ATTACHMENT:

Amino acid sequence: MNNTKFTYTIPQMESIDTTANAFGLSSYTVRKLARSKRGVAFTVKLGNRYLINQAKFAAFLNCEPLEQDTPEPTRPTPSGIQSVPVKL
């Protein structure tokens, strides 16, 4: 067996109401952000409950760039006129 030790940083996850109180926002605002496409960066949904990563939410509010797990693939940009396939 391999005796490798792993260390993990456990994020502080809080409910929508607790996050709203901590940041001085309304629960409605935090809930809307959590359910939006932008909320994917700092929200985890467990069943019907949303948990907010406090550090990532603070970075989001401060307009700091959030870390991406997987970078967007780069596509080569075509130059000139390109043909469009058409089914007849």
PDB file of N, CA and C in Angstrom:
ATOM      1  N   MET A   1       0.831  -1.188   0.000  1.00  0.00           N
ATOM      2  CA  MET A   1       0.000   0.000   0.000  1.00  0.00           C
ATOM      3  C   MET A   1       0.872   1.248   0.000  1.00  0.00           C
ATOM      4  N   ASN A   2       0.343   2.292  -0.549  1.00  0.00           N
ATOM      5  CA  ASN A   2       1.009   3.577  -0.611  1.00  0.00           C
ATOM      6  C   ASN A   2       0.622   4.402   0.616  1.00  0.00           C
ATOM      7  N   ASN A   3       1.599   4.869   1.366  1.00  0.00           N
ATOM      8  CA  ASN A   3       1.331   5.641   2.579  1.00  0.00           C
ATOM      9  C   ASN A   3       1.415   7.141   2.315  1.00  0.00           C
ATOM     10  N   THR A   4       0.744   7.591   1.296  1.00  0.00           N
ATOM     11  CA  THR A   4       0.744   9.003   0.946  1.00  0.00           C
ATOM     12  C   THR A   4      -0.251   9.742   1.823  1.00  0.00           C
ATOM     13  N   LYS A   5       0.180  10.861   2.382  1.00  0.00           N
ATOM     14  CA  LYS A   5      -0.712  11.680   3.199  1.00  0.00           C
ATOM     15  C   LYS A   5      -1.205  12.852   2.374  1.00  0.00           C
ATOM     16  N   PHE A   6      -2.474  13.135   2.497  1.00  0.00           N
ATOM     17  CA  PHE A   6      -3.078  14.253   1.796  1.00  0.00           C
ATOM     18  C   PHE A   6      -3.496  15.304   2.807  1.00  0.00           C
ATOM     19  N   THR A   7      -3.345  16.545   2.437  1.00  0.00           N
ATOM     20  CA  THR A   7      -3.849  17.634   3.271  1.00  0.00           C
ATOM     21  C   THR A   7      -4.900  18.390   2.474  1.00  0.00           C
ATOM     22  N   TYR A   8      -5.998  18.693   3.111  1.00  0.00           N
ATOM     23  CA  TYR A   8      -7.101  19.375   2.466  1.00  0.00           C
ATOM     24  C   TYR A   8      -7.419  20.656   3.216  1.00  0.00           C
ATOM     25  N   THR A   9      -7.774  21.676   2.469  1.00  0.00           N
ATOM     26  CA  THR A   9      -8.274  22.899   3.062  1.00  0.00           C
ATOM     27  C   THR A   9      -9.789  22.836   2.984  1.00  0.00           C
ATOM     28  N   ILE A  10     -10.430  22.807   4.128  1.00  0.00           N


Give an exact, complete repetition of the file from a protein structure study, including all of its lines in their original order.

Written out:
Amino acid sequence: MNNTKFTYTIPQMESIDTTANAFGLSSYTVRKLARSKRGVAFTVKLGNRYLINQAKFAAFLNCEPLEQDTPEPTRPTPSGIQSVPVKL
């Protein structure tokens, strides 16, 4: 067996109401952000409950760039006129 030790940083996850109180926002605002496409960066949904990563939410509010797990693939940009396939 391999005796490798792993260390993990456990994020502080809080409910929508607790996050709203901590940041001085309304629960409605935090809930809307959590359910939006932008909320994917700092929200985890467990069943019907949303948990907010406090550090990532603070970075989001401060307009700091959030870390991406997987970078967007780069596509080569075509130059000139390109043909469009058409089914007849």
PDB file of N, CA and C in Angstrom:
ATOM      1  N   MET A   1       0.831  -1.188   0.000  1.00  0.00           N
ATOM      2  CA  MET A   1       0.000   0.000   0.000  1.00  0.00           C
ATOM      3  C   MET A   1       0.872   1.248   0.000  1.00  0.00           C
ATOM      4  N   ASN A   2       0.343   2.292  -0.549  1.00  0.00           N
ATOM      5  CA  ASN A   2       1.009   3.577  -0.611  1.00  0.00           C
ATOM      6  C   ASN A   2       0.622   4.402   0.616  1.00  0.00           C
ATOM      7  N   ASN A   3       1.599   4.869   1.366  1.00  0.00           N
ATOM      8  CA  ASN A   3       1.331   5.641   2.579  1.00  0.00           C
ATOM      9  C   ASN A   3       1.415   7.141   2.315  1.00  0.00           C
ATOM     10  N   THR A   4       0.744   7.591   1.296  1.00  0.00           N
ATOM     11  CA  THR A   4       0.744   9.003   0.946  1.00  0.00           C
ATOM     12  C   THR A   4      -0.251   9.742   1.823  1.00  0.00           C
ATOM     13  N   LYS A   5       0.180  10.861   2.382  1.00  0.00           N
ATOM     14  CA  LYS A   5      -0.712  11.680   3.199  1.00  0.00           C
ATOM     15  C   LYS A   5      -1.205  12.852   2.374  1.00  0.00           C
ATOM     16  N   PHE A   6      -2.474  13.135   2.497  1.00  0.00           N
ATOM     17  CA  PHE A   6      -3.078  14.253   1.796  1.00  0.00           C
ATOM     18  C   PHE A   6      -3.496  15.304   2.807  1.00  0.00           C
ATOM     19  N   THR A   7      -3.345  16.545   2.437  1.00  0.00           N
ATOM     20  CA  THR A   7      -3.849  17.634   3.271  1.00  0.00           C
ATOM     21  C   THR A   7      -4.900  18.390   2.474  1.00  0.00           C
ATOM     22  N   TYR A   8      -5.998  18.693   3.111  1.00  0.00           N
ATOM     23  CA  TYR A   8      -7.101  19.375   2.466  1.00  0.00           C
ATOM     24  C   TYR A   8      -7.419  20.656   3.216  1.00  0.00           C
ATOM     25  N   THR A   9      -7.774  21.676   2.469  1.00  0.00           N
ATOM     26  CA  THR A   9      -8.274  22.899   3.062  1.00  0.00           C
ATOM     27  C   THR A   9      -9.789  22.836   2.984  1.00  0.00           C
ATOM     28  N   ILE A  10     -10.430  22.807   4.128  1.00  0.00           N